FIJ Quarterly - Summer 2022 Edition

My Perspective Aprille Smith

to take a hold of my life. I started sleeping late, skipping class, withdrawing from my friends, and ended up on academic probation. So, I decided not to return to school and got a job at a local housing authority. At 20 years old, I became involved with a young man and eventually became pregnant with my oldest daughter. Unfortunately, he abandoned me during my pregnancy and that is how I became a single mother. I was upset, but I had a lot of family support, which allowed me to continue to pursue my dreams in music. My mother would not let me give up on my dreams. While I was working on my music career, my friend introduced me to a producer she was working with. The young producer graciously allowed me to bring my infant daughter with me to the studio to work on a music demo. He would play with her and let her play with the equipment. We eventually started dating and he became a fixture in my daughter’s life. They loved each other and she even referred to him as “daddy.” I later married the young producer and he embraced both my daughter and me into his life. We moved into his father's house in an upper middle-class neighborhood. I became pregnant with our second child. I thought we were the perfect family and that all our dreams would come true. Domestic Violence in Our Home Our fairytale didn’t last forever. A few years later, after our fourth child was born, my husband became emotionally distant. My husband often became extremely preoccupied with his career. I was left trying to raise our children with little support and unstable income. We couldn’t afford our home and pay our bills solely on his income. We often had to rely on family members for financial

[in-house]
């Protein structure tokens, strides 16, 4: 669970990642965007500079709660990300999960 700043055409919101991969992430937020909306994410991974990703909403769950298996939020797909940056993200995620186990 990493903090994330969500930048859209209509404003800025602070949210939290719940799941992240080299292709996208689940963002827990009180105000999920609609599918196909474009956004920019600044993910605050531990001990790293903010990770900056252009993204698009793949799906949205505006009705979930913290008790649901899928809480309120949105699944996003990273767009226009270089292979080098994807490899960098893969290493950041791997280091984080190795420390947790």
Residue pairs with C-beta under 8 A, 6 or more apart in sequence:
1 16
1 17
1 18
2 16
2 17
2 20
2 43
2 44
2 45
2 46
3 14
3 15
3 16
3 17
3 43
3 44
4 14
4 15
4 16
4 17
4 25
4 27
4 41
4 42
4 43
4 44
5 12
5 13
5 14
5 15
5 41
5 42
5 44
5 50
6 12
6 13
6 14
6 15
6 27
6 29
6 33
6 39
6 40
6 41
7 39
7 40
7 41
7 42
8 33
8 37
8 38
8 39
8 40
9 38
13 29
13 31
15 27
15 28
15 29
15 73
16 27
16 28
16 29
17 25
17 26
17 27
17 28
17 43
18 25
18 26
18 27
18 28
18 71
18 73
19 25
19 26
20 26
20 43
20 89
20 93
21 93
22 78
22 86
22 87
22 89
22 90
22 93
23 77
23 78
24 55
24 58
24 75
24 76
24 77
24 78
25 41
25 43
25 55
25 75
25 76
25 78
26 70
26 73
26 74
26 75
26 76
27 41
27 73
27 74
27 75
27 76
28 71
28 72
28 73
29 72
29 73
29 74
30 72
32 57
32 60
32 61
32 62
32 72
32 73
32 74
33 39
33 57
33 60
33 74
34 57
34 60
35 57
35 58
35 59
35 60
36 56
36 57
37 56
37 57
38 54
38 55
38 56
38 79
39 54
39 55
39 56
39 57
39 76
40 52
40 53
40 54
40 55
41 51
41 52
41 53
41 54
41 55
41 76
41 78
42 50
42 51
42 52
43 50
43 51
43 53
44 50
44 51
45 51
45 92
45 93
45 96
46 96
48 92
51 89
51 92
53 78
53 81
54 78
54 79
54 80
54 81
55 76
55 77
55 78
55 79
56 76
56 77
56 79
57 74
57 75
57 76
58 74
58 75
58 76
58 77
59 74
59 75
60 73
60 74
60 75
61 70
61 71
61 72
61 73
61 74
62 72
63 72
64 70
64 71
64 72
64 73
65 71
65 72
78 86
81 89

In 2012, the unimaginable happened: The Division of Youth and Family Services (DYFS now known as DCPP) removed my children from my care because I was a victim of domestic violence and was also severely depressed and suicidal. After their removal, I lost everything: my family, my sanity, my integrity, and my home. How did this happen? How could this happen to our family? This Wasn’t Supposed to Be My Life My ex-husband and I married at a very young age. Our parents were supportive and fully provided for us both emotionally and financially. They tried to give us everything we needed and did what they could to nurture our dreams. My mother was a highly educated, strong Black American woman, who had me later in life as a single parent. I was also raised with the help of my grandmother and my mother’s very best friends, who were effectively an extended family. We were not rich, and we lived in government housing. My mother saved and tried to offer me every opportunity to succeed in life, such as sending me to private schools. Through her, I thought I could be and do anything. After high school, I enrolled at Morgan State University, a historically black college or university (HBCU), where I majored in telecommunications and minored in music (I had high aspirations of working in the entertainment business). I always wanted to be an entertainer even when I was young girl. At first, school felt right. I had an amazing group of friends. I was on the Dean’s list throughout my first year. Even with everything going well, I started to suffer from serious depression and anxiety, though I was not diagnosed until later. By the end of my sophomore year, the depression and anxiety intensified and started

18 | FIJ Quarterly | Summer 2022

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